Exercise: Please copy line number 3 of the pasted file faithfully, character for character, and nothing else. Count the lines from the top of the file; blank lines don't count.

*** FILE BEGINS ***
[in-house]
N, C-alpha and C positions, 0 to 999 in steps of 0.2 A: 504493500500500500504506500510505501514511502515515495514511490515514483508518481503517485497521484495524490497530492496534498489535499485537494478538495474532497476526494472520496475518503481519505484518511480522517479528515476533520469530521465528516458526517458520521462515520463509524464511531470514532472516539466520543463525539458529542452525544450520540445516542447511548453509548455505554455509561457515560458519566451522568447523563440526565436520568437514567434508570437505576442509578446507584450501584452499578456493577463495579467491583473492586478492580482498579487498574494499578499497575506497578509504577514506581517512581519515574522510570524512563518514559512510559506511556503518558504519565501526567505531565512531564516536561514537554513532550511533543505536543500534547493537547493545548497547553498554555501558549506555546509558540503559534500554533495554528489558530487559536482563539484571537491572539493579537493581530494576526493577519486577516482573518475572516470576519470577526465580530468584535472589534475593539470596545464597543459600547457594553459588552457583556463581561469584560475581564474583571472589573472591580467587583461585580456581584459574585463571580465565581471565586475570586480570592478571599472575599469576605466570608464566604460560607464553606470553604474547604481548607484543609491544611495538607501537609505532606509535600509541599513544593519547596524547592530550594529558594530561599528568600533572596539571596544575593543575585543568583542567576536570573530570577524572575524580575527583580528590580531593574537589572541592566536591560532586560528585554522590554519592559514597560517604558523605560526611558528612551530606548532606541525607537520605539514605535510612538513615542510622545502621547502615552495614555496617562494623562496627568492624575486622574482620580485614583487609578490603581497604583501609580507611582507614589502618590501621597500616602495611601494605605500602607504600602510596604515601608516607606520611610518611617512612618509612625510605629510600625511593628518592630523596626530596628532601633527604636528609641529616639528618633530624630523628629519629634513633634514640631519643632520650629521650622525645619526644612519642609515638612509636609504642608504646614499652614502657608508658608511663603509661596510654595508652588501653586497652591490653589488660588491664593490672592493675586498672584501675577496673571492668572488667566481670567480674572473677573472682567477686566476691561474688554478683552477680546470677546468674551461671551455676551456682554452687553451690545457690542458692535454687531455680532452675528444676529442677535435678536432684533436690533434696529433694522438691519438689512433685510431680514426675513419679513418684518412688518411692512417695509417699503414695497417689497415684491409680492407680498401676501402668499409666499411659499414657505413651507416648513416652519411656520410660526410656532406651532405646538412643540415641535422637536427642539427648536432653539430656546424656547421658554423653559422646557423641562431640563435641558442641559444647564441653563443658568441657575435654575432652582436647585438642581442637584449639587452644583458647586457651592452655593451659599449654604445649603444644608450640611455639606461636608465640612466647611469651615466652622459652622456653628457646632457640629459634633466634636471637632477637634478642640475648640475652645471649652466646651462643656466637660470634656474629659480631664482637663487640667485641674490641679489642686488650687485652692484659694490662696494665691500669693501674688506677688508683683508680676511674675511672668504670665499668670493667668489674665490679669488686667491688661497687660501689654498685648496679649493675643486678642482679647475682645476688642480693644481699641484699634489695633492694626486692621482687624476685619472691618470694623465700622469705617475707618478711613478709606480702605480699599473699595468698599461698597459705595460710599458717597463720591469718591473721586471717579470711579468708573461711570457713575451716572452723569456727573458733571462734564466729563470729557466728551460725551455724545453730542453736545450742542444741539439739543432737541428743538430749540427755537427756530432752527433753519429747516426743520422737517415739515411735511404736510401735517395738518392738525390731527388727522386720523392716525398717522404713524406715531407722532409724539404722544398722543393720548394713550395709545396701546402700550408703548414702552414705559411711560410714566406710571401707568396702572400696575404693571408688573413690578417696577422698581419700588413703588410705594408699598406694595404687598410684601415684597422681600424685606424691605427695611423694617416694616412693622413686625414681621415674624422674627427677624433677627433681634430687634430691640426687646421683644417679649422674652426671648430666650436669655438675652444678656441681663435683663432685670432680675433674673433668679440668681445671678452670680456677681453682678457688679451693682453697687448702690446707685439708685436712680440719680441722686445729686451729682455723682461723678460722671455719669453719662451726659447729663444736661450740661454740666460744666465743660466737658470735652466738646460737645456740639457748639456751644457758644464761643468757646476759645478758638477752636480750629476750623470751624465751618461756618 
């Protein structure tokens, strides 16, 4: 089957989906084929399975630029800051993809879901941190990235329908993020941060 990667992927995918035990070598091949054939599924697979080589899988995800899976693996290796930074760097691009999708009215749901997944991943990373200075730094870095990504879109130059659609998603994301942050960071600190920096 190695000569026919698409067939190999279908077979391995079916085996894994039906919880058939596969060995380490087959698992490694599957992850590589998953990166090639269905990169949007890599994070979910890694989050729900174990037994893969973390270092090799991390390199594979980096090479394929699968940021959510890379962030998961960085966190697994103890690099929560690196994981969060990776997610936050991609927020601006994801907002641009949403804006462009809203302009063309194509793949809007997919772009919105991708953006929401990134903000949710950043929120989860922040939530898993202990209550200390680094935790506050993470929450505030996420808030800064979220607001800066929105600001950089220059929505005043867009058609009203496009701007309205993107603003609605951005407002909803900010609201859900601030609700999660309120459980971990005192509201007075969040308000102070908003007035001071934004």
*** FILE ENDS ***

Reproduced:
């Protein structure tokens, strides 16, 4: 089957989906084929399975630029800051993809879901941190990235329908993020941060 990667992927995918035990070598091949054939599924697979080589899988995800899976693996290796930074760097691009999708009215749901997944991943990373200075730094870095990504879109130059659609998603994301942050960071600190920096 190695000569026919698409067939190999279908077979391995079916085996894994039906919880058939596969060995380490087959698992490694599957992850590589998953990166090639269905990169949007890599994070979910890694989050729900174990037994893969973390270092090799991390390199594979980096090479394929699968940021959510890379962030998961960085966190697994103890690099929560690196994981969060990776997610936050991609927020601006994801907002641009949403804006462009809203302009063309194509793949809007997919772009919105991708953006929401990134903000949710950043929120989860922040939530898993202990209550200390680094935790506050993470929450505030996420808030800064979220607001800066929105600001950089220059929505005043867009058609009203496009701007309205993107603003609605951005407002909803900010609201859900601030609700999660309120459980971990005192509201007075969040308000102070908003007035001071934004």